• Wednesday, Oct 20, 2021
  • Last Update : 10:15 pm

Diversify energy mix to meet industrial needs, say experts

  • Published at 08:31 pm June 19th, 2021
Payra Thermal Power Plant
Aerial view of the coal-fired Payra Thermal Power Plant in Patuakhali, Bangladesh Dhaka Tribune

Natural gas has not been distributed widely in western Bangladesh due to shortages, resulting in less power generation, industrialization, and employment, experts say

To accelerate industrial growth in a planned and more environmentally-friendly way, Bangladesh needs to focus on the production of alternative, cleaner hydrocarbon fuels and diversify its energy mix, experts said on Saturday. 

The eastern region of Bangladesh, where all of the onshore gas fields are found, has mainly benefitted from local energy sources, they added. 

But natural gas has not been distributed widely in western Bangladesh due to shortages, resulting in less power generation, industrialization, and employment, said Khondkar Saleque Sufi, the contributing editor of Energy and Power magazine.

Local gas and liquefied natural gas (LNG) will be used to generate 35% of 60,000 MW of power by 2040, and unless local gas is discovered, Bangladesh will have to rely heavily on imported LNG heavily, he added.

Sufi made the remarks while speaking at a webinar titled “Future of Industrial Fuel Source in Bangladesh: LPG and LNG,” organized by the Dhaka Chamber of Commerce and Industry (DCCI).


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As the depletion of Bangladesh’s gas reserves has been an issue, the country needs to increase its onshore and offshore fuel source exploration to diversify the energy mix for industrial energy needs, said Md Maqbul-E-Elahi Chowdhury, a member of the Bangladesh Energy Regulatory Commission (BERC).

Elahi also said that if metered gas is implemented for all, it will help to protect system loss and create 1 to 1.2 million more metered connections. 

“We have to strengthen the Bangladesh Petroleum Exploration and Production Company Limited’s [BAPEX’s] capacity for gas exploration as well as open a data center. Besides that, it is also necessary to expedite local gas exploration and if needed, we have to allow foreign explorers to come,” said the BERC member.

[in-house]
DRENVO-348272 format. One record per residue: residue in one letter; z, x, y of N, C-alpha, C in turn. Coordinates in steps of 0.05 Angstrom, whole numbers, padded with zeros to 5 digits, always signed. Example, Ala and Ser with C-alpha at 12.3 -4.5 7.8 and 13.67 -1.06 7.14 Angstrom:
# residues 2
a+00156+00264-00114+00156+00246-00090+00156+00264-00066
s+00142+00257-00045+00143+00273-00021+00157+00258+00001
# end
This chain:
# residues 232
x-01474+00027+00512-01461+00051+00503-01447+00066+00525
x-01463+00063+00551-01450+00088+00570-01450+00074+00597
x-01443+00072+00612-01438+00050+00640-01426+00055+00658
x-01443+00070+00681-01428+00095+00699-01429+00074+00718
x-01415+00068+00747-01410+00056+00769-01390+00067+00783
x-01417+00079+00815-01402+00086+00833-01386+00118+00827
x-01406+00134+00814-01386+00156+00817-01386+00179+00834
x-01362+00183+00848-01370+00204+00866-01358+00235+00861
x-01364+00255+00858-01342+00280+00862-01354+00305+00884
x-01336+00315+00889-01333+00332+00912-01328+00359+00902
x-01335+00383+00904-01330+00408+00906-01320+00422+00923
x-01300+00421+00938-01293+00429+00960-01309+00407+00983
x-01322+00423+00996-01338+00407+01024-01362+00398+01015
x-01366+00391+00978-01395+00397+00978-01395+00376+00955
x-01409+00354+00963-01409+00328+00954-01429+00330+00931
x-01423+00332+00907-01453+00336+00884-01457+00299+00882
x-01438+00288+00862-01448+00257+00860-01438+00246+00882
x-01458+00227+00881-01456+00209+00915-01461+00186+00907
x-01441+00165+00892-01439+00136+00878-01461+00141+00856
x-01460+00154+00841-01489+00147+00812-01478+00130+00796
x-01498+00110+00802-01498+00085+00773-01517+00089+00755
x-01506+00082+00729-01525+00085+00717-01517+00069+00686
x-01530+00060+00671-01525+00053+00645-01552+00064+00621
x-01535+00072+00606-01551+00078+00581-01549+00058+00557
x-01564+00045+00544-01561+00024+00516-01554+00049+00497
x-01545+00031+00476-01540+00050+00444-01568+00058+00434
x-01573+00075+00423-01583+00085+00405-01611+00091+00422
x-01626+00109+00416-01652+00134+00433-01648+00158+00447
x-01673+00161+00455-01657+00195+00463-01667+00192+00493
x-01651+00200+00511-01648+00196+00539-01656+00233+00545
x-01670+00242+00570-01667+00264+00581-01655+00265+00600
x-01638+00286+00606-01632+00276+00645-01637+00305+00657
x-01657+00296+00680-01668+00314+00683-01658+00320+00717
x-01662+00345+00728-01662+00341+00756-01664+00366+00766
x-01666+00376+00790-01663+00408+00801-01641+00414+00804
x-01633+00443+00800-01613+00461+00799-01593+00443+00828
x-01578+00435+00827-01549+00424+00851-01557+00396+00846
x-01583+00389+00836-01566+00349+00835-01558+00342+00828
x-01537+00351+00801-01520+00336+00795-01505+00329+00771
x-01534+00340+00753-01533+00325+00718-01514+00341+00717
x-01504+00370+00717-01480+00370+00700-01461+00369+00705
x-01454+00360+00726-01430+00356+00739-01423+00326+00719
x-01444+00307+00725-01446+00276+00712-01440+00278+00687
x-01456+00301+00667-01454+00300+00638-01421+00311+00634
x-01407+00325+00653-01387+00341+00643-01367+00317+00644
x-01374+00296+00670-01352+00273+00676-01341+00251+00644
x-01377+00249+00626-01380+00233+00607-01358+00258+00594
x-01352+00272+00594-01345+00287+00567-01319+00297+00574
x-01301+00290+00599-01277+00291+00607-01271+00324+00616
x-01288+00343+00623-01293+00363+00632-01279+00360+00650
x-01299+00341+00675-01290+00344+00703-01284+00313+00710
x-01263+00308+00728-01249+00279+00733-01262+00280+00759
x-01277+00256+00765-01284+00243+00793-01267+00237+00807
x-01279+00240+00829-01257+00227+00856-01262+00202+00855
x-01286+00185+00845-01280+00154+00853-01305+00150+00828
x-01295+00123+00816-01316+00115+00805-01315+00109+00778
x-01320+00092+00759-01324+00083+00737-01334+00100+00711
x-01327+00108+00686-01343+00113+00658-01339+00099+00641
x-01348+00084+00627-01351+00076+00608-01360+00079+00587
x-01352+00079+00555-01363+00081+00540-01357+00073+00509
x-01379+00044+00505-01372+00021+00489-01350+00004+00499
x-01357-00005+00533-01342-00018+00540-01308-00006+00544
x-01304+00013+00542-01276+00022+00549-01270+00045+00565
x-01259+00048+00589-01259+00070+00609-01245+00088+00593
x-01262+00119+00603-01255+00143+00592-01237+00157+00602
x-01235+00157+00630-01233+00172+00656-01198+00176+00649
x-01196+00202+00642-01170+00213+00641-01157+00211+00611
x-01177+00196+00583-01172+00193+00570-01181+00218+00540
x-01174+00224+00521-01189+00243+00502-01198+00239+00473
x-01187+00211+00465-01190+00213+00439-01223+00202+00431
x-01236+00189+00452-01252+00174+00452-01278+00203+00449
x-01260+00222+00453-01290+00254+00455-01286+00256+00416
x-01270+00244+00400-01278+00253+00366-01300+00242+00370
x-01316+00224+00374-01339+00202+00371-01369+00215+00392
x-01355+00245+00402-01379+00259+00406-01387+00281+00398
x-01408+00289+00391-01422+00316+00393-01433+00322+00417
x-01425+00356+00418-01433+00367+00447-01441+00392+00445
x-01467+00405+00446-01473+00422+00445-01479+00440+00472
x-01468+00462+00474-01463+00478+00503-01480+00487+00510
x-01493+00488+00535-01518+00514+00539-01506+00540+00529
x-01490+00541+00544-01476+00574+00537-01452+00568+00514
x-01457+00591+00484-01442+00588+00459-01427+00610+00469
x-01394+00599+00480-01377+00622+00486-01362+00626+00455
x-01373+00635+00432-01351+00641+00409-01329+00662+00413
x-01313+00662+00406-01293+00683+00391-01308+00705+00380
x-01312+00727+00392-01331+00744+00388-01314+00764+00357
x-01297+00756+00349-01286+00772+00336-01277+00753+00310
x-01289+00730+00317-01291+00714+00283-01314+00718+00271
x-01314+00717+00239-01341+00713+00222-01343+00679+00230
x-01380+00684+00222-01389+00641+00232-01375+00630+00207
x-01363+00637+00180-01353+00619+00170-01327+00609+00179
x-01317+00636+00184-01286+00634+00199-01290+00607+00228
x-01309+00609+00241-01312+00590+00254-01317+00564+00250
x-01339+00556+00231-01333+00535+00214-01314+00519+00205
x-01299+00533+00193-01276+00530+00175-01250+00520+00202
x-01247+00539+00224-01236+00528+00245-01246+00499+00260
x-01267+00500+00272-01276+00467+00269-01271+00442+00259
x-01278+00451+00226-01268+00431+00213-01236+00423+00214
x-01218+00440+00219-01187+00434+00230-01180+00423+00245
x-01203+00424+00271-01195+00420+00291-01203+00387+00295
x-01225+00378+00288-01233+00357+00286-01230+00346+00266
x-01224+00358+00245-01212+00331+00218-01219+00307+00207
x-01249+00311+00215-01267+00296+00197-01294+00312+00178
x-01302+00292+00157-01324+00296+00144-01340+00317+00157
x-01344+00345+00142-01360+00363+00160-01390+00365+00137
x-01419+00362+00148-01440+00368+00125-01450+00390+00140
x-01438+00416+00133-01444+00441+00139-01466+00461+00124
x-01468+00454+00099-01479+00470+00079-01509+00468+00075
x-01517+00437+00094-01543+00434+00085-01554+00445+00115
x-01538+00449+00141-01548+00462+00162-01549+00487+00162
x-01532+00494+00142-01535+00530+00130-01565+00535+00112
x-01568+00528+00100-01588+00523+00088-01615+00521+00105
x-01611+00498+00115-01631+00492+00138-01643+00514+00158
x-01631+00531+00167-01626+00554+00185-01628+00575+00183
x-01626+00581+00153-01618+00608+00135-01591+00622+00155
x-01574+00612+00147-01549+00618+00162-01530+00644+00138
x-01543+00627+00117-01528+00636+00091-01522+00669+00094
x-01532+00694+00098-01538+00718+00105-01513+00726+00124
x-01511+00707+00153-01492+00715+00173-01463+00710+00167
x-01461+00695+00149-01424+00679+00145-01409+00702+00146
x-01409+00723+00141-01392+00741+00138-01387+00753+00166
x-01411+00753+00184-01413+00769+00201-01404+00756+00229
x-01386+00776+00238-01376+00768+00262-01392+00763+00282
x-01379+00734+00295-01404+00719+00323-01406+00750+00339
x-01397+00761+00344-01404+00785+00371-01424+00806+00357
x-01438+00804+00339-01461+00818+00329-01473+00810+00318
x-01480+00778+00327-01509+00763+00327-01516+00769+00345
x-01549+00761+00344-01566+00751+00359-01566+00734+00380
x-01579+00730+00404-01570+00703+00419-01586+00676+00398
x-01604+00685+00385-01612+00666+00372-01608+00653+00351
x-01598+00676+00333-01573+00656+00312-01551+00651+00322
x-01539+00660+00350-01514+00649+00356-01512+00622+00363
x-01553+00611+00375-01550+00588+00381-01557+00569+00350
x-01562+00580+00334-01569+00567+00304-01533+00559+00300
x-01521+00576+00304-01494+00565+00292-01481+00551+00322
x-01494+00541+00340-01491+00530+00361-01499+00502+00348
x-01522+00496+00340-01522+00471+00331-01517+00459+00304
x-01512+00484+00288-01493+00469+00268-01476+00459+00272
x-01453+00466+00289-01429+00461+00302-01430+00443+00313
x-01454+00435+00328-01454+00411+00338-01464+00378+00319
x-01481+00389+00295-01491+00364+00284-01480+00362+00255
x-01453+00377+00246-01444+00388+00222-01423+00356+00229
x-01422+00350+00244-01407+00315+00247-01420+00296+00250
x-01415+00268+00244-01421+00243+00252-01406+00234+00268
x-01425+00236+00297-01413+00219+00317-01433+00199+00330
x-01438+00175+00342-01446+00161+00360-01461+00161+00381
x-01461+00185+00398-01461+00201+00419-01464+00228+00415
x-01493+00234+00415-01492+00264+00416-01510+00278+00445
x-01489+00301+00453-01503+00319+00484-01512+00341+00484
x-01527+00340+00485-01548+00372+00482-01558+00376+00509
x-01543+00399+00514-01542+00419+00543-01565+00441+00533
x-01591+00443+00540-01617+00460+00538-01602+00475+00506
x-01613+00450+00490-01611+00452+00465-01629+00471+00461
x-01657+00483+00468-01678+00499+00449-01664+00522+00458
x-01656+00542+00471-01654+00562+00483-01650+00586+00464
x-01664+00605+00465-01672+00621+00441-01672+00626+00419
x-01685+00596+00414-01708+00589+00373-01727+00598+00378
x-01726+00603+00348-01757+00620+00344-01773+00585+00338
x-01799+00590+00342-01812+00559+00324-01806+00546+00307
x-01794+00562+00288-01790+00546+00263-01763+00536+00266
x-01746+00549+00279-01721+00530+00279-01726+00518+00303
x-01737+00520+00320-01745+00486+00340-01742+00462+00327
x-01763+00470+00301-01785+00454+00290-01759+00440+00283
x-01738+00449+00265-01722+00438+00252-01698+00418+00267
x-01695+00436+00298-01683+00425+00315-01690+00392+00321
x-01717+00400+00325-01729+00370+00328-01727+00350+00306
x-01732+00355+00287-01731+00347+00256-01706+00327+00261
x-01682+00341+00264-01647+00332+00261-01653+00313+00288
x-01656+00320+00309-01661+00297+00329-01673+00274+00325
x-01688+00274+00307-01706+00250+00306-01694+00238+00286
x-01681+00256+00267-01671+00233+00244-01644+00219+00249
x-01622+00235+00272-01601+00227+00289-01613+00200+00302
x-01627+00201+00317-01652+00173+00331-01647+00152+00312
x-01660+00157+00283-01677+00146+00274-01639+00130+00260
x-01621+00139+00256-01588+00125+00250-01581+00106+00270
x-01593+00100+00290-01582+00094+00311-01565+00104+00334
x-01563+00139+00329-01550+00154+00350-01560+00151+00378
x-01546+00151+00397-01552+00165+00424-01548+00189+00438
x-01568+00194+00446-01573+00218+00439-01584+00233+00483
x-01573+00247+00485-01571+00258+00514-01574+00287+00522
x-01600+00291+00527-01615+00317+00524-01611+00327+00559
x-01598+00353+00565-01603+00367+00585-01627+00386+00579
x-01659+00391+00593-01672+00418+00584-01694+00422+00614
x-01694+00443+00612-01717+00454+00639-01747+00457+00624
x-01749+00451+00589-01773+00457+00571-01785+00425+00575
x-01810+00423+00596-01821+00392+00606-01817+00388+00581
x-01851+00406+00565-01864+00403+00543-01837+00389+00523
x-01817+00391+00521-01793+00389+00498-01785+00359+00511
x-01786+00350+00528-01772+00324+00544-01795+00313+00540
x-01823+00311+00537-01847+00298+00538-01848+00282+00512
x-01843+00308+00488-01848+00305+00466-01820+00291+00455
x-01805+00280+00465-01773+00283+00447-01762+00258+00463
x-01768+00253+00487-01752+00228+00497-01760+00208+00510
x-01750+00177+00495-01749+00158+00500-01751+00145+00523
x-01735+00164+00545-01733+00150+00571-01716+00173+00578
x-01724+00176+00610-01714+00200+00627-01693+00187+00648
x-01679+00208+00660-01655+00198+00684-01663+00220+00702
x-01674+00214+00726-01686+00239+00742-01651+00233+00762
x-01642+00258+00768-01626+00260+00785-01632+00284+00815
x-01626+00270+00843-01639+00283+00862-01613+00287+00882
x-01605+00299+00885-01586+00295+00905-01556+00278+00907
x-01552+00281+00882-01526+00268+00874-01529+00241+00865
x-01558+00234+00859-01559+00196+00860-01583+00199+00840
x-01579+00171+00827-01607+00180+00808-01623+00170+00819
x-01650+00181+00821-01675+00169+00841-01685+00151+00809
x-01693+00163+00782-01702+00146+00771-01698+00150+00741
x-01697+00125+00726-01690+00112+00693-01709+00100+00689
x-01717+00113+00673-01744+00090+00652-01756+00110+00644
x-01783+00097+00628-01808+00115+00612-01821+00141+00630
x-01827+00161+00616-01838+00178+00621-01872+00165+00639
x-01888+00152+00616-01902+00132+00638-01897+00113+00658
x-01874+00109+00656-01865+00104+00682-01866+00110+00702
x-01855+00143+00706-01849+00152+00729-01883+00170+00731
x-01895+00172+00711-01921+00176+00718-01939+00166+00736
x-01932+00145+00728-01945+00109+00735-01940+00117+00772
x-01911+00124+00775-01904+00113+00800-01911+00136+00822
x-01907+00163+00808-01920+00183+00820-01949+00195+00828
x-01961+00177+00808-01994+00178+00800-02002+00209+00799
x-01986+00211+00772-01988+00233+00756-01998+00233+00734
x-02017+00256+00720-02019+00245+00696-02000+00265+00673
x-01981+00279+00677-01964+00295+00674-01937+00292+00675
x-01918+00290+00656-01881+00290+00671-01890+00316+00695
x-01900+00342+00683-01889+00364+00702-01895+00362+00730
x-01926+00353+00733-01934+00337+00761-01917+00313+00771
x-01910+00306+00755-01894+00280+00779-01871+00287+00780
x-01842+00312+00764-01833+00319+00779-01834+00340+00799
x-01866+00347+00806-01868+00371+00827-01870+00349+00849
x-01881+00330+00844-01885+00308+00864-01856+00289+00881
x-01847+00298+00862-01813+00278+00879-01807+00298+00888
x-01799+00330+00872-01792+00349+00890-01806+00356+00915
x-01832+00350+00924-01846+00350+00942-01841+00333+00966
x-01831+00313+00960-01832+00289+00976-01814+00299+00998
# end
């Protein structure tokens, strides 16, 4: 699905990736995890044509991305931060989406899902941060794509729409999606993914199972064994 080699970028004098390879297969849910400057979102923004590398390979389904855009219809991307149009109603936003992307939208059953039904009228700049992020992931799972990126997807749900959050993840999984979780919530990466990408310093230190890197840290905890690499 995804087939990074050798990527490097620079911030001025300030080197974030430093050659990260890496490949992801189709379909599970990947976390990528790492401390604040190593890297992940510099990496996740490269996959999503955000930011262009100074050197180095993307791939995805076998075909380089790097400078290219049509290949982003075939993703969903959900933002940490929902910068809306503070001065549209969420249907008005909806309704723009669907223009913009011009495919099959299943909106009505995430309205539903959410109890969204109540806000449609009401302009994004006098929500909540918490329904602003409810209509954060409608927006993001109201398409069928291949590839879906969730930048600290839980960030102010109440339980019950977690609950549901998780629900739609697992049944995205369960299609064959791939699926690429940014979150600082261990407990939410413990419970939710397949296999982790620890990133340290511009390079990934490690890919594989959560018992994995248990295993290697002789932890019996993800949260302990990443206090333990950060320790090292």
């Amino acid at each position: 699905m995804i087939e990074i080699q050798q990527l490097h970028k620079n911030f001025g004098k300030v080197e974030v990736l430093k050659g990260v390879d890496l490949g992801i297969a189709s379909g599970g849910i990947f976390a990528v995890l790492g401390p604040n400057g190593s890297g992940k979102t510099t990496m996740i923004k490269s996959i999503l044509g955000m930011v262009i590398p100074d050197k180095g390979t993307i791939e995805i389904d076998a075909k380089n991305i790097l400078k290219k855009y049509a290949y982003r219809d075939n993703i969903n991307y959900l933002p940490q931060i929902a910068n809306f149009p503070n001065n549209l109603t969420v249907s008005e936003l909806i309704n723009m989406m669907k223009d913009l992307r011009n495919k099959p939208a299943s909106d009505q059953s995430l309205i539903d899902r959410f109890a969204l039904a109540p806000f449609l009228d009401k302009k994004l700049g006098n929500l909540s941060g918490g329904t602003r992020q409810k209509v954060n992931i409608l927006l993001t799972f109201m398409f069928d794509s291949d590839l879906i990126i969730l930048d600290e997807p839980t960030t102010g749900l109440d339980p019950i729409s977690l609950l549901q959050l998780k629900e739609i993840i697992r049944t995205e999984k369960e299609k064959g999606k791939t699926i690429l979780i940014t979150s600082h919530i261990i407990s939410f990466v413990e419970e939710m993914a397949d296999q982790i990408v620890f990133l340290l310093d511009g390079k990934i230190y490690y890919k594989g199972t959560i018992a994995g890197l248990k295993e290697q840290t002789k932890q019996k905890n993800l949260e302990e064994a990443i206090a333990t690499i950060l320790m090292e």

Speaking to Dhaka Tribune, Prof Mustafizur Rahman, a distinguished fellow at the Centre for Policy Dialogue (CPD), concurred the same. 

He said that Bangladesh has little or no capacity in terms of offshore fuel exploration and needs to depend on foreign exports. 

Both offshore and onshore explorations — to meet industrial energy needs — should be carried out, and the possibilities of making energy costs affordable need to be explored to sustain and develop the economy, Rahman added. 

With the depletion of Bangladesh’s proven gas reserves, LNG and LPG can be the perfect replacement, experts said at the webinar.

From 2010, Bangladesh gradually moved from its own exclusive fuel to imported fuel. The country currently produces 3,300 million cubic feet of gas per day (MMCFD), out of which 74% comes from local gas, and 26% comes from LNG. LPG is environmentally friendly and healthy, and at present, 1.2 million tonnes of LPG is being used.

However, although local industries are using LNG and LPG, the dependency is relatively low as they are costly, in contrast to natural gas, which is very cost-effective. 

According to Rizwan Rahman, the president of DCCI, LNG constitutes 1.2% of the total global import, which is around 1,000 MMCFD against the daily demand, while LPG meets 2% of the domestic energy demand.

“Energy plays a pivotal role in the economic development and industrial progress of a country. The growing energy need for diverse economic operations demands a blended energy mix to offset the shortages of gas,” he added.

Industrial energy fuel such as gas is vital for almost all industries, specifically, the ready-made garments (RMG) sector and its backward linkage industries — spinning, dyeing, and finishing. 

Gas approximately contributes 30-35% of the power for the apparel industry, and around 7-8% of the country’s total gas supply is used in the RMG sector, which is insignificant in terms of the contribution to the economy, according to Faruque Hassan, president of the Bangladesh Garment Manufacturers and Exporters Association (BGMEA).


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“The RMG sector’s value addition through the use of gas is Tk53.6 crore in turnover, enabling 3,700 jobs for every 10,000 cubic feet of gas used,” Hassan added.

“At present, the daily demand for gas in Bangladesh is about 3,700 MMCFD while the production against the demand is about 3300 MMCFD. The demand for gas all over the country has increased by 7% over the past decade. And by 2025, the demand is expected to reach 5,000 MMCFD,” he further said.

Cheaper than economical price and easier availability of natural gas greatly facilitated Bangladesh’s rapid industrialization from the 1980s to 2000s, giving rise to energy-intensive, lesser fuel-efficient industries. 

And although it ensured Bangladesh achieved commendable GDP growth consistently at 6-7% for several years, Petrobangla and the Energy and Mineral Resources Division failed to keep pace with demand growth in matters of exploiting the national fuel resource, according to industry insiders.

According to BERC, it has fixed coordinated LPG prices in the country for the first time, and a meeting will be held again to review the price. 

If the price of LPG comes down and becomes affordable for the lower-middle-income people, by the year 2025, about 3 million tonnes of LPG will be needed.

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